According to the letter, opposition candidates Mir-Hossein Moussavi and and Mehdi Karroubi received 19 million and 13.5 million votes respectively, while President Mahmoud Ahmedinejad got only 5.5 million. The Ministry of Interior, while reporting these figures, promised nevertheless to support Ahmedinejad.

Khamenei's speech today aimed to put the electoral dispute to rest in favor of Ahmedinejad. It will be interesting to see if the letter is indeed real.

Thursday, June 18, 2009

Morocco - 2

The debate as to whether Islam is compatible with democracy appears to be largely irrelevant in Morocco. The communal, or local, elections that we observed were professionally conducted, fair and free, with a voter turnout of over 50%.

Some critics charged that the elections were not really significant, as King Mohammed VI would continue to exercise the only real authority. Indeed, the party that won the largest number of votes is led by a politician close to the King.

I disagree with that assessment. I think that the elections will contribute to greater democracy in Morocco, for the following reasons:

-- First, the party that won in fact is the one most committed to various modernizing reforms. Of its rivals, the Islamist party gained votes but still only received less than 8% of the total.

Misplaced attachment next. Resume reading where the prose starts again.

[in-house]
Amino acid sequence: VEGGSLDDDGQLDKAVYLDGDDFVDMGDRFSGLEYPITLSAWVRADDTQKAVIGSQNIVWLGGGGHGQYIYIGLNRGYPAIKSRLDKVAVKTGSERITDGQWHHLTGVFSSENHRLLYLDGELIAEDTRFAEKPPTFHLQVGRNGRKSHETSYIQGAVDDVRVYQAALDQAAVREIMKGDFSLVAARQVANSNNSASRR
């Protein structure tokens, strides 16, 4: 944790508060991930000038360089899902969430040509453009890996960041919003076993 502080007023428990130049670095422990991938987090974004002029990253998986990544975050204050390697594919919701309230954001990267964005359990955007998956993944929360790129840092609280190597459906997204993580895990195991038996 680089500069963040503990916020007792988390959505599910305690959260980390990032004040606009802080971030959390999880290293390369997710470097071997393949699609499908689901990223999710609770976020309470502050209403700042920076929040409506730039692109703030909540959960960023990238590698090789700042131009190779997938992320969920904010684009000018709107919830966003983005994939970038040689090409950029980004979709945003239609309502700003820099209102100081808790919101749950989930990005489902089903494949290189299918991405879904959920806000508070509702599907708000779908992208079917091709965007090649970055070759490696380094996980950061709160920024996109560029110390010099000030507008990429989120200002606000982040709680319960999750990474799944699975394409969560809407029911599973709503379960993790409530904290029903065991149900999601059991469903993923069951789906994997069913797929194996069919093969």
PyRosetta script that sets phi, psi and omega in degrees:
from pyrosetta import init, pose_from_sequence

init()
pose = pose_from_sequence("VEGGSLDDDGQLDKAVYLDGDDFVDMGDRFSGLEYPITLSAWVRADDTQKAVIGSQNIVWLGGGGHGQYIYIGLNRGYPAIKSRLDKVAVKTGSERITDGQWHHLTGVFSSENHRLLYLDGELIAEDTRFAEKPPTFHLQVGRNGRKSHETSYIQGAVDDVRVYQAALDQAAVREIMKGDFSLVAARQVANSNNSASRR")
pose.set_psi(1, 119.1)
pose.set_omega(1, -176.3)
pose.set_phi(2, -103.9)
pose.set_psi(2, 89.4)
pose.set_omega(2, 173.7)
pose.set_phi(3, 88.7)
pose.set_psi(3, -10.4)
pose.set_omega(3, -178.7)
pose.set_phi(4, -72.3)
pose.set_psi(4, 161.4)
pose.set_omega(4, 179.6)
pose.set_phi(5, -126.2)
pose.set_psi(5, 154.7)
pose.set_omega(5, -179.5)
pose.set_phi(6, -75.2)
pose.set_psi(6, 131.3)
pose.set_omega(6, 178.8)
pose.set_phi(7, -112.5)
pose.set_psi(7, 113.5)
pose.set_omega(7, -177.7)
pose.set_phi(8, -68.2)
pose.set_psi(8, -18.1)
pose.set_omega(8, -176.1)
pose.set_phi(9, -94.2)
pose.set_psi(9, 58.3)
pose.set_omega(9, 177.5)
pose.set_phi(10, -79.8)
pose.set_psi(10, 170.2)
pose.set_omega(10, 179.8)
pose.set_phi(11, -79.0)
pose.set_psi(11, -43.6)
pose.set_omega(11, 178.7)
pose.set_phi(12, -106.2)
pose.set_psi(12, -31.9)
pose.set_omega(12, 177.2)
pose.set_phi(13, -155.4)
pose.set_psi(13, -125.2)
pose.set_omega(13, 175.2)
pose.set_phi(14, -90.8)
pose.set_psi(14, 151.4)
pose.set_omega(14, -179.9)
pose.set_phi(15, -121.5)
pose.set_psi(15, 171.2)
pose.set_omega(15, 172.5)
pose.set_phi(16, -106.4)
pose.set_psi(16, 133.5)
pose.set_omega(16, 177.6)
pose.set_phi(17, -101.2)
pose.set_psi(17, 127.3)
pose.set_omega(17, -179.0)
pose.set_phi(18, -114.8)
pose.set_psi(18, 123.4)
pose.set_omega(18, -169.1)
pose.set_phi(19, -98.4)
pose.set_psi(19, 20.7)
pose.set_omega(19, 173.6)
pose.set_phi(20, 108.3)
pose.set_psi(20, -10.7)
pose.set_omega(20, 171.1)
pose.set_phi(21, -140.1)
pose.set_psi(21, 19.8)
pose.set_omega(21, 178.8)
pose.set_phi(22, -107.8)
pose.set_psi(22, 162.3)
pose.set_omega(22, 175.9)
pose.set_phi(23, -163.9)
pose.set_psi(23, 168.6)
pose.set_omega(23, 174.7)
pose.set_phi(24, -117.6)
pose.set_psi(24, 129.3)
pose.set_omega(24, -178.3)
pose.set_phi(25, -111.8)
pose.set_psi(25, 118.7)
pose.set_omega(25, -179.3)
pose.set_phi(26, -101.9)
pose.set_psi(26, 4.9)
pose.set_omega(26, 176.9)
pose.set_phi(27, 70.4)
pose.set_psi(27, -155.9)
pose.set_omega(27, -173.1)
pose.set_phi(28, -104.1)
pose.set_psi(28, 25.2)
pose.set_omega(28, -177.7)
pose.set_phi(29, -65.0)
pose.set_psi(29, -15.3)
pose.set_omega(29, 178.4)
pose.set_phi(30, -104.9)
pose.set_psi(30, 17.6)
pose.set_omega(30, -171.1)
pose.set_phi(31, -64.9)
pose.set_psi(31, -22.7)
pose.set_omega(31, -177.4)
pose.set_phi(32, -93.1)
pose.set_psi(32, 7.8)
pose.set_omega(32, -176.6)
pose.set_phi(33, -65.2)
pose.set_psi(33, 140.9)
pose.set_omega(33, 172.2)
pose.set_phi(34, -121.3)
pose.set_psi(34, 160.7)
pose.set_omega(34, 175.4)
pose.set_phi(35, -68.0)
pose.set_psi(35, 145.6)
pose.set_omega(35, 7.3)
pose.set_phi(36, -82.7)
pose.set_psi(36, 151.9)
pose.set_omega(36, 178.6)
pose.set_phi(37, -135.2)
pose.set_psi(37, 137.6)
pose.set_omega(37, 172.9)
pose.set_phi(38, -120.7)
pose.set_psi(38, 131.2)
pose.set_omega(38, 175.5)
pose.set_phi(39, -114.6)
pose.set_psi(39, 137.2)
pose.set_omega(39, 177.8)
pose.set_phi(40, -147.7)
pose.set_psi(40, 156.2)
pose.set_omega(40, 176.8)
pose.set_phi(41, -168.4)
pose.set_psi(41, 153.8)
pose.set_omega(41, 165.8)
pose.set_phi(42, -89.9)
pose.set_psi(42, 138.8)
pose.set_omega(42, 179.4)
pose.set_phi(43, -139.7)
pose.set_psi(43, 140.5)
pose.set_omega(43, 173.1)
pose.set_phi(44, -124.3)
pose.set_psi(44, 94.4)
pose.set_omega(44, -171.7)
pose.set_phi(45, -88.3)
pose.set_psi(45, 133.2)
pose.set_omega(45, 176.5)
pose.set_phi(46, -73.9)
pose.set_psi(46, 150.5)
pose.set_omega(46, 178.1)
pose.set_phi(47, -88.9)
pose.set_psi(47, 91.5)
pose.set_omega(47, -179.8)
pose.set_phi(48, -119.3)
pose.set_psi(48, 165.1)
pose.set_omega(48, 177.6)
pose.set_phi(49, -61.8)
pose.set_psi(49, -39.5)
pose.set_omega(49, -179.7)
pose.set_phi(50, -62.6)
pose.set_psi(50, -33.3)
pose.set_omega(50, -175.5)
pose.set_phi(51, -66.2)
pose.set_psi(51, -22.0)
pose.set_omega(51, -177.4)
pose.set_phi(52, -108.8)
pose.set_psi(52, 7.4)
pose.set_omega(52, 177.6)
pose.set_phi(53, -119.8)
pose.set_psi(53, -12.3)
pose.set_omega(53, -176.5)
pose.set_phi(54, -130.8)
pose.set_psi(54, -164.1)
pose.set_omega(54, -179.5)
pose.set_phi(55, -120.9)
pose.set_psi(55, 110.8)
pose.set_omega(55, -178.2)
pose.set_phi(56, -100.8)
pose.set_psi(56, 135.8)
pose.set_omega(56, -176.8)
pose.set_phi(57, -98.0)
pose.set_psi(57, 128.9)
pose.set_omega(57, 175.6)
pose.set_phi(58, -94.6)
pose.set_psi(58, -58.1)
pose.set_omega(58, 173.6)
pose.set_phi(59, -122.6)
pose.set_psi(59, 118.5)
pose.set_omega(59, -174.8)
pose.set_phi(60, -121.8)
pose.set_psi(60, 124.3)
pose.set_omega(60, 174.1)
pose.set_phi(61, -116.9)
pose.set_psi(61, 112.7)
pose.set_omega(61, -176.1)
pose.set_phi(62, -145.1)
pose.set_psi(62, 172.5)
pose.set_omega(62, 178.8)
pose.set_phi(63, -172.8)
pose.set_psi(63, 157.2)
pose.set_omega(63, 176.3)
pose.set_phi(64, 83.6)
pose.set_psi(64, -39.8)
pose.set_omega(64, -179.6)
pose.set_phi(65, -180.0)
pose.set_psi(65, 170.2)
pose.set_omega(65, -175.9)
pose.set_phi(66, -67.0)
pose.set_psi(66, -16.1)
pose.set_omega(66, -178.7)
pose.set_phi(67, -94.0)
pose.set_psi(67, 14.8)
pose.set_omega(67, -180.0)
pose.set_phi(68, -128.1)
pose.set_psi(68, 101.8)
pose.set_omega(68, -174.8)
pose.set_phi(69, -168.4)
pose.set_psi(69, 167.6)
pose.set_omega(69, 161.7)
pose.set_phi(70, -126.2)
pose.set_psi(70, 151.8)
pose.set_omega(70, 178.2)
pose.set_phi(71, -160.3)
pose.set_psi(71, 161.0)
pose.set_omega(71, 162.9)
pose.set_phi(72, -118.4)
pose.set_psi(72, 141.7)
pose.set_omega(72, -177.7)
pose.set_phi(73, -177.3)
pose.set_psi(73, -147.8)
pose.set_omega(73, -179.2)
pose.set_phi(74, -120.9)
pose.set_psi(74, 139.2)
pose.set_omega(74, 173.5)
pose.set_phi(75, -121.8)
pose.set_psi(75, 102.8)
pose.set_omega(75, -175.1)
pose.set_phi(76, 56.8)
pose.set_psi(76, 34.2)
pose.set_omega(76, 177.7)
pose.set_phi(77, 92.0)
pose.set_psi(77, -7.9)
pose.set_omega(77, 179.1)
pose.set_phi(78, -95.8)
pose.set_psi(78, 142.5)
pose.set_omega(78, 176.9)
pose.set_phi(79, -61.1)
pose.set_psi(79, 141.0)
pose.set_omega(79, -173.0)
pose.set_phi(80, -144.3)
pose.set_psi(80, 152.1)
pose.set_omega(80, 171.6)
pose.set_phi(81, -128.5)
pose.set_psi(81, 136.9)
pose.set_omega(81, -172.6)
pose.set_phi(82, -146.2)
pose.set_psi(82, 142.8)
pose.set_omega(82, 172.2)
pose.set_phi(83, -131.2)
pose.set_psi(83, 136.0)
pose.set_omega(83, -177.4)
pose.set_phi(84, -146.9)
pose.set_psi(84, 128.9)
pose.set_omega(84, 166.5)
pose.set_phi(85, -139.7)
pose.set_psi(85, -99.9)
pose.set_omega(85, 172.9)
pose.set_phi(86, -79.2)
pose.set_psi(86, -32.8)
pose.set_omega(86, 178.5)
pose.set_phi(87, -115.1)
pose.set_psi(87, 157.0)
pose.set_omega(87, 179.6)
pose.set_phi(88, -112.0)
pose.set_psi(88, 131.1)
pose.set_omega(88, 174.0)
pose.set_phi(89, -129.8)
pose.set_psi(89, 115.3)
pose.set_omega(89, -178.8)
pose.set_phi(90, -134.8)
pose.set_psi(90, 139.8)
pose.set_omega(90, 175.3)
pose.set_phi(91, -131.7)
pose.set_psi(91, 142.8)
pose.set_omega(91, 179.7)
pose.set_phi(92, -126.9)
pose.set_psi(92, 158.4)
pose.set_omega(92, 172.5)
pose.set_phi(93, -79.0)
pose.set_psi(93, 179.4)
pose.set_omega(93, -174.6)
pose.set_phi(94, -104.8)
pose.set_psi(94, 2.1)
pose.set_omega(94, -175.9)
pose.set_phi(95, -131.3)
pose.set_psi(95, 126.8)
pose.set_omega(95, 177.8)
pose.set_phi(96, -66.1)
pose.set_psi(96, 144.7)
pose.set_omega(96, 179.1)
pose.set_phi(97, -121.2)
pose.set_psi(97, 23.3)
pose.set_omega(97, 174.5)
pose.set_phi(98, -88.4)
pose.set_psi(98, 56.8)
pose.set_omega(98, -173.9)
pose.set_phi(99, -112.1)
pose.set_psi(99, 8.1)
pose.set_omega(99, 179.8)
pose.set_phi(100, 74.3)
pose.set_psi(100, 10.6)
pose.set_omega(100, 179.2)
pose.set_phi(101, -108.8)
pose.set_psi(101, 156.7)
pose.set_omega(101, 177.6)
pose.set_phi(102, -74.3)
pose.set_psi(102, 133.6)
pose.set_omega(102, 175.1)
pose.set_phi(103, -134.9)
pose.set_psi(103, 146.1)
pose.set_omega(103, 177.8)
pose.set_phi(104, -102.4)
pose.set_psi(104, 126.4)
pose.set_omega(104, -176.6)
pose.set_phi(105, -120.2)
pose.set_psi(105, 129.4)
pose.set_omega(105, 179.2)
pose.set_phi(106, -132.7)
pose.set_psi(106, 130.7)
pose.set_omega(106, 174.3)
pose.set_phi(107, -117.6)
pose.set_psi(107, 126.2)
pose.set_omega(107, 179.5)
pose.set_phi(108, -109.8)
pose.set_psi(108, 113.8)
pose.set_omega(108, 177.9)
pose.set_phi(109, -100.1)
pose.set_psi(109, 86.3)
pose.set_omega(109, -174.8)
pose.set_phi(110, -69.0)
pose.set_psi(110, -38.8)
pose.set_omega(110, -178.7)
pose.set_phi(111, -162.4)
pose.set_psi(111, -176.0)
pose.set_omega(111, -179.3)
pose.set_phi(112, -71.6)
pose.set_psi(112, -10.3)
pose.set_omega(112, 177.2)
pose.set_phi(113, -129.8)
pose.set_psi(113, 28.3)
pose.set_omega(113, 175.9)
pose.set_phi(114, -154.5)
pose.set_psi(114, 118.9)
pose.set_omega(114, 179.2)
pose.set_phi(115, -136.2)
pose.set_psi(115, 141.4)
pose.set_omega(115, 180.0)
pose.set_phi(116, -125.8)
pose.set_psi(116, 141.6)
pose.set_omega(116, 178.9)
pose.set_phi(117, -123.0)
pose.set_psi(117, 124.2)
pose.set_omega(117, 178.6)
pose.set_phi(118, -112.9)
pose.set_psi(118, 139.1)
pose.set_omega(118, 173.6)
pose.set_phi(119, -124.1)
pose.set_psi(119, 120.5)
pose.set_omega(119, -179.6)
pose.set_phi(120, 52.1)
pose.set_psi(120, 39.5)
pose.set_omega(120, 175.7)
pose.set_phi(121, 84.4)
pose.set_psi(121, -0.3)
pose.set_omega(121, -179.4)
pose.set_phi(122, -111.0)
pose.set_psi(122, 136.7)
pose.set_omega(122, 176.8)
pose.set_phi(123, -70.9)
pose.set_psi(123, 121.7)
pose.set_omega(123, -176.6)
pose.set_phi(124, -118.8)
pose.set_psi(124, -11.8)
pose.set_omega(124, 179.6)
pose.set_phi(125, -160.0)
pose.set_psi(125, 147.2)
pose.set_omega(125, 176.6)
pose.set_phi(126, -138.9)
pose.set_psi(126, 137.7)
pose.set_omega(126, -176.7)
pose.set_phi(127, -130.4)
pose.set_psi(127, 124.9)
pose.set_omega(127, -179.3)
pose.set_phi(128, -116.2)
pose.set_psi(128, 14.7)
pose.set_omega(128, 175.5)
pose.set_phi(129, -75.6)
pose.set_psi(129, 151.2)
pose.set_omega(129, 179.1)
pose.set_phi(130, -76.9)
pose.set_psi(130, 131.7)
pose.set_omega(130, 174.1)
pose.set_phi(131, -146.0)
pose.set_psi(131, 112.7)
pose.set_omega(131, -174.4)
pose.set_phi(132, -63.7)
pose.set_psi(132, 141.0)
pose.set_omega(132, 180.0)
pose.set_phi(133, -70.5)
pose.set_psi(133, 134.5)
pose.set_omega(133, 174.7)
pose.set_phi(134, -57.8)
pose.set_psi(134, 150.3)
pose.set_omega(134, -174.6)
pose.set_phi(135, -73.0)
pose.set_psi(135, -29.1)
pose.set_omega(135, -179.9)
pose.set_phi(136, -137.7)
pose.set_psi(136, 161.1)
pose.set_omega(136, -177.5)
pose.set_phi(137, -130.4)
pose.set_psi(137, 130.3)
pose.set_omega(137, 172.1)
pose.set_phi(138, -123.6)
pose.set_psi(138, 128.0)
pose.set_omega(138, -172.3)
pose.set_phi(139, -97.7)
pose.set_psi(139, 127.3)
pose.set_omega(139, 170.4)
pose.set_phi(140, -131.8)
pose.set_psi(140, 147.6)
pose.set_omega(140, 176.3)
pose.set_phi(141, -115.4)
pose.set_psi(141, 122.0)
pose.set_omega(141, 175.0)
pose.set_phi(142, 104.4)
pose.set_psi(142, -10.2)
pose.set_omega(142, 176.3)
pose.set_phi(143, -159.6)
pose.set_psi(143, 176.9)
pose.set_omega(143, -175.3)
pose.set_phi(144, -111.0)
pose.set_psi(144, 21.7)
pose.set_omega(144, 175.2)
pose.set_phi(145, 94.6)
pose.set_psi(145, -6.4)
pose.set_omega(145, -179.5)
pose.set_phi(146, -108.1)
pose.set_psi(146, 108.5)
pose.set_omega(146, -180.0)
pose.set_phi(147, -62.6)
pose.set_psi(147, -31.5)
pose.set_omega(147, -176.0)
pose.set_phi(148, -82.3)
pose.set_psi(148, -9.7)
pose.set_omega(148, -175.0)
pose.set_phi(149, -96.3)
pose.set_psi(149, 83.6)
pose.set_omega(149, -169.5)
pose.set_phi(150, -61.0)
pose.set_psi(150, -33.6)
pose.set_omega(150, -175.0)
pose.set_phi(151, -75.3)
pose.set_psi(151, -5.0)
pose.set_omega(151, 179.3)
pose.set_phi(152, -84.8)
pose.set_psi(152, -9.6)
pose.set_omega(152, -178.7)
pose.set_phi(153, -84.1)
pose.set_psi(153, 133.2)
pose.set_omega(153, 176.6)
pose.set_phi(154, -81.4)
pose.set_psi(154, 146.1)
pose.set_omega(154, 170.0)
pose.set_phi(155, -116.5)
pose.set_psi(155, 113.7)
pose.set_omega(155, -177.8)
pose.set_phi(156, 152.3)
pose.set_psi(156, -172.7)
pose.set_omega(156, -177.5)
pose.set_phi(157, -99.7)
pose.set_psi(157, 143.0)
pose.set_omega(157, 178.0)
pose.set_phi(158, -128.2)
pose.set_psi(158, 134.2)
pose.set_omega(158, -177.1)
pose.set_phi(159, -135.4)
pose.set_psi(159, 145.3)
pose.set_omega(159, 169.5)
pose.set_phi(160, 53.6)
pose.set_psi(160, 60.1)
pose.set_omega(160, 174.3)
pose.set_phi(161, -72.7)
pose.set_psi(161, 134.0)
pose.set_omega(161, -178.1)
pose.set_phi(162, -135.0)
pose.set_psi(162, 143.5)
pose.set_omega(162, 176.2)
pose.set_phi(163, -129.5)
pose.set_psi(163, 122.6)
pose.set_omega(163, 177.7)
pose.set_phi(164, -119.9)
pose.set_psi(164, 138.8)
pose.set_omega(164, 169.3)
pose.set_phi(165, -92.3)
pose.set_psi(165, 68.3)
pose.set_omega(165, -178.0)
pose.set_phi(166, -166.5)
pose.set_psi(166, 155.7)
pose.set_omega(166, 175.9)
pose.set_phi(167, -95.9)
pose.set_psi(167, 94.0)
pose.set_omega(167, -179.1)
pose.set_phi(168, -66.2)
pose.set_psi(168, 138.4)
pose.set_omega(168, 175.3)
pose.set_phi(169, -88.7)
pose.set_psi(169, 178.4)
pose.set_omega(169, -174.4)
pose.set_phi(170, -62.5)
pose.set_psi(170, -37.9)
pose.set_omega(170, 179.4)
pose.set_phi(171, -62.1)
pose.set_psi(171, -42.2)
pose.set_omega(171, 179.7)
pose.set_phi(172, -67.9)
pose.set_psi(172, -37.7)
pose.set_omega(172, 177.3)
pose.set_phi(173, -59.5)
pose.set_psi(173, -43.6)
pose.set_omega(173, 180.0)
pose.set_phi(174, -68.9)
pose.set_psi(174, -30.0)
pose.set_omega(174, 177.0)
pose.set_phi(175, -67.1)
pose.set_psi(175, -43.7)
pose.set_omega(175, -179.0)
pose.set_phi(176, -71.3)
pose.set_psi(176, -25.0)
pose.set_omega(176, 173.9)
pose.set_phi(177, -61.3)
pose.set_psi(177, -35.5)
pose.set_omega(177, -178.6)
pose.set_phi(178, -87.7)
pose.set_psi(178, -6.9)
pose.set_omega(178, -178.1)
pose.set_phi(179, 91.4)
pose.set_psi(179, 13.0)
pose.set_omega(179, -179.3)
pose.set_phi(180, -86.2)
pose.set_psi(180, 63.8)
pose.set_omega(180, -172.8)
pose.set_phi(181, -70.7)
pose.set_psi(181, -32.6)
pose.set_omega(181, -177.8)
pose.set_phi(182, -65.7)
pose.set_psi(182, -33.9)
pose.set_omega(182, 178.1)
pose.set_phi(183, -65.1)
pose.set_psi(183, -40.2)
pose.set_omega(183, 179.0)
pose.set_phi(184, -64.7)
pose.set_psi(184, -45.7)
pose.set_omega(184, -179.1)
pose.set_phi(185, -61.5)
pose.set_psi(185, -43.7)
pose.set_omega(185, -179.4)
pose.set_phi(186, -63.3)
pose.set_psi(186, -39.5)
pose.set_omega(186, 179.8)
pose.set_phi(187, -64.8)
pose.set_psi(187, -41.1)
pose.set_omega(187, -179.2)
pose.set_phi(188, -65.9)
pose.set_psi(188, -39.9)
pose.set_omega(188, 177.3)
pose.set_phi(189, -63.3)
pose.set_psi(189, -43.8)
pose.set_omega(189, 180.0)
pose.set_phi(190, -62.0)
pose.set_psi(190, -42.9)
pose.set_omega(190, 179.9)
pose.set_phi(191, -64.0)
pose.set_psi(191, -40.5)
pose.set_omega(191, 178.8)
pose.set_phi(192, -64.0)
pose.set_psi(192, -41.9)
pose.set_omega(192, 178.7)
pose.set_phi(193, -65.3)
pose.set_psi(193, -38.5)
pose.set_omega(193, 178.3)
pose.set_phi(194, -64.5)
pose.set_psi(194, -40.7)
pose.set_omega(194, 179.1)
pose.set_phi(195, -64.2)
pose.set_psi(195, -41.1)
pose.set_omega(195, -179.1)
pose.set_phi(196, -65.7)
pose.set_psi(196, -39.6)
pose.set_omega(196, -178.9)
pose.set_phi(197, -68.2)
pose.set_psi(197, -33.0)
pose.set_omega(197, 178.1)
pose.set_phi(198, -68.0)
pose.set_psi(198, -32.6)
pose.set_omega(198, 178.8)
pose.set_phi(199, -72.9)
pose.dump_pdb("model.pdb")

-- Second, Morocco is busy decentralizing fiscal authority so, at particularly in the larger towns and cities, local officials will be responsible for large budgets - and with money comes power and influence.

-- Third, the minimum age for candidates was lowered this year from 23 to 21, making it possible for younger people to compete. While they will presumably be inexperienced, they should also have a lot of energy and ambition.

-- Fourth, this election also set aside a number of seats for women candidates. Many of those elected were young and well-educated. If this trend continues, over time it too will produce significant changes.

Terrorism in the US

If you want some information on individuals prosecuted or detained by U.S. authorities for alleged terrorist actions, here's a handy-dandy fact sheet from the Department of Justice. It starts with the prosecutions arising from the 1993 bombing of the World Trade Center and includes the four individuals just detained for attempting to bomb a synagogue in the Bronx and to shoot down military plans. (Thanks to Jeff.)

For more information, visit the website of the the Investigative Project on Terrorism. It contains a mother lode of trial documents and other relevant material.

Wednesday, June 17, 2009

Morocco - 1